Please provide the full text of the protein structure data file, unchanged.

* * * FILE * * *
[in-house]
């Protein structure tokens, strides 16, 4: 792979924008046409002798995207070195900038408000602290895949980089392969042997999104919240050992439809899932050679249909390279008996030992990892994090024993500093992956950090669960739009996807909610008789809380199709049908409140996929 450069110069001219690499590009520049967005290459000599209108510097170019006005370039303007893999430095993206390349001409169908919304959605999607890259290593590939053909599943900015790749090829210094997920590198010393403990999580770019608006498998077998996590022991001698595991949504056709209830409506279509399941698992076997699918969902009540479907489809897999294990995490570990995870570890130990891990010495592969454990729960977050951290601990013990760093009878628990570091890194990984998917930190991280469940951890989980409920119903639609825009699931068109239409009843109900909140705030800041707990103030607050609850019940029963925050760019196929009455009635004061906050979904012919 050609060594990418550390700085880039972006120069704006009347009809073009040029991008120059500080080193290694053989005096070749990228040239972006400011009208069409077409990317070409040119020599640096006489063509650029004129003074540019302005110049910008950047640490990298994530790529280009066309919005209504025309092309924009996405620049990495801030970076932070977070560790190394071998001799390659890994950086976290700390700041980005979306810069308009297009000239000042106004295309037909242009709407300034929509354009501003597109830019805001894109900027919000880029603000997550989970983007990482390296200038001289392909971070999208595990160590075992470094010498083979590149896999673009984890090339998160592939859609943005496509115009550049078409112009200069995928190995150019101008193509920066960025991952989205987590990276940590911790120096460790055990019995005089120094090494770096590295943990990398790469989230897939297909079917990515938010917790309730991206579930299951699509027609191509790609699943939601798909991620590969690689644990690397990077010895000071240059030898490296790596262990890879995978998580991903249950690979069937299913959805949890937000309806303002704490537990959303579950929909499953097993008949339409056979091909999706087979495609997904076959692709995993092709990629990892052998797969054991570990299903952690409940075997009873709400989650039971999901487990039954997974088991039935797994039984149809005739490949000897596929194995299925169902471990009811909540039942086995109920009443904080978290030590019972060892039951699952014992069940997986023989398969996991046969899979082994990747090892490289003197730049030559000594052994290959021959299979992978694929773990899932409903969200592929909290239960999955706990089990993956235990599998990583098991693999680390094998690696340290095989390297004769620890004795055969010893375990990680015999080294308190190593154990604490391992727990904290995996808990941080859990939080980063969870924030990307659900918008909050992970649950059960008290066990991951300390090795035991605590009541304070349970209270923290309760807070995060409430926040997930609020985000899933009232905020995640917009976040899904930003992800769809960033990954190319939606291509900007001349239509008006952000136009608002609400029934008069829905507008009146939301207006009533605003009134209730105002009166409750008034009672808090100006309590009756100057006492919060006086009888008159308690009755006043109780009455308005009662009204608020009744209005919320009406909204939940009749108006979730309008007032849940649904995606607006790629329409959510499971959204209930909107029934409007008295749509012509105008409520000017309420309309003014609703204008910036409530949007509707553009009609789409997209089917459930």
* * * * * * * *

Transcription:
[in-house]
């Protein structure tokens, strides 16, 4: 792979924008046409002798995207070195900038408000602290895949980089392969042997999104919240050992439809899932050679249909390279008996030992990892994090024993500093992956950090669960739009996807909610008789809380199709049908409140996929 450069110069001219690499590009520049967005290459000599209108510097170019006005370039303007893999430095993206390349001409169908919304959605999607890259290593590939053909599943900015790749090829210094997920590198010393403990999580770019608006498998077998996590022991001698595991949504056709209830409506279509399941698992076997699918969902009540479907489809897999294990995490570990995870570890130990891990010495592969454990729960977050951290601990013990760093009878628990570091890194990984998917930190991280469940951890989980409920119903639609825009699931068109239409009843109900909140705030800041707990103030607050609850019940029963925050760019196929009455009635004061906050979904012919 050609060594990418550390700085880039972006120069704006009347009809073009040029991008120059500080080193290694053989005096070749990228040239972006400011009208069409077409990317070409040119020599640096006489063509650029004129003074540019302005110049910008950047640490990298994530790529280009066309919005209504025309092309924009996405620049990495801030970076932070977070560790190394071998001799390659890994950086976290700390700041980005979306810069308009297009000239000042106004295309037909242009709407300034929509354009501003597109830019805001894109900027919000880029603000997550989970983007990482390296200038001289392909971070999208595990160590075992470094010498083979590149896999673009984890090339998160592939859609943005496509115009550049078409112009200069995928190995150019101008193509920066960025991952989205987590990276940590911790120096460790055990019995005089120094090494770096590295943990990398790469989230897939297909079917990515938010917790309730991206579930299951699509027609191509790609699943939601798909991620590969690689644990690397990077010895000071240059030898490296790596262990890879995978998580991903249950690979069937299913959805949890937000309806303002704490537990959303579950929909499953097993008949339409056979091909999706087979495609997904076959692709995993092709990629990892052998797969054991570990299903952690409940075997009873709400989650039971999901487990039954997974088991039935797994039984149809005739490949000897596929194995299925169902471990009811909540039942086995109920009443904080978290030590019972060892039951699952014992069940997986023989398969996991046969899979082994990747090892490289003197730049030559000594052994290959021959299979992978694929773990899932409903969200592929909290239960999955706990089990993956235990599998990583098991693999680390094998690696340290095989390297004769620890004795055969010893375990990680015999080294308190190593154990604490391992727990904290995996808990941080859990939080980063969870924030990307659900918008909050992970649950059960008290066990991951300390090795035991605590009541304070349970209270923290309760807070995060409430926040997930609020985000899933009232905020995640917009976040899904930003992800769809960033990954190319939606291509900007001349239509008006952000136009608002609400029934008069829905507008009146939301207006009533605003009134209730105002009166409750008034009672808090100006309590009756100057006492919060006086009888008159308690009755006043109780009455308005009662009204608020009744209005919320009406909204939940009749108006979730309008007032849940649904995606607006790629329409959510499971959204209930909107029934409007008295749509012509105008409520000017309420309309003014609703204008910036409530949007509707553009009609789409997209089917459930």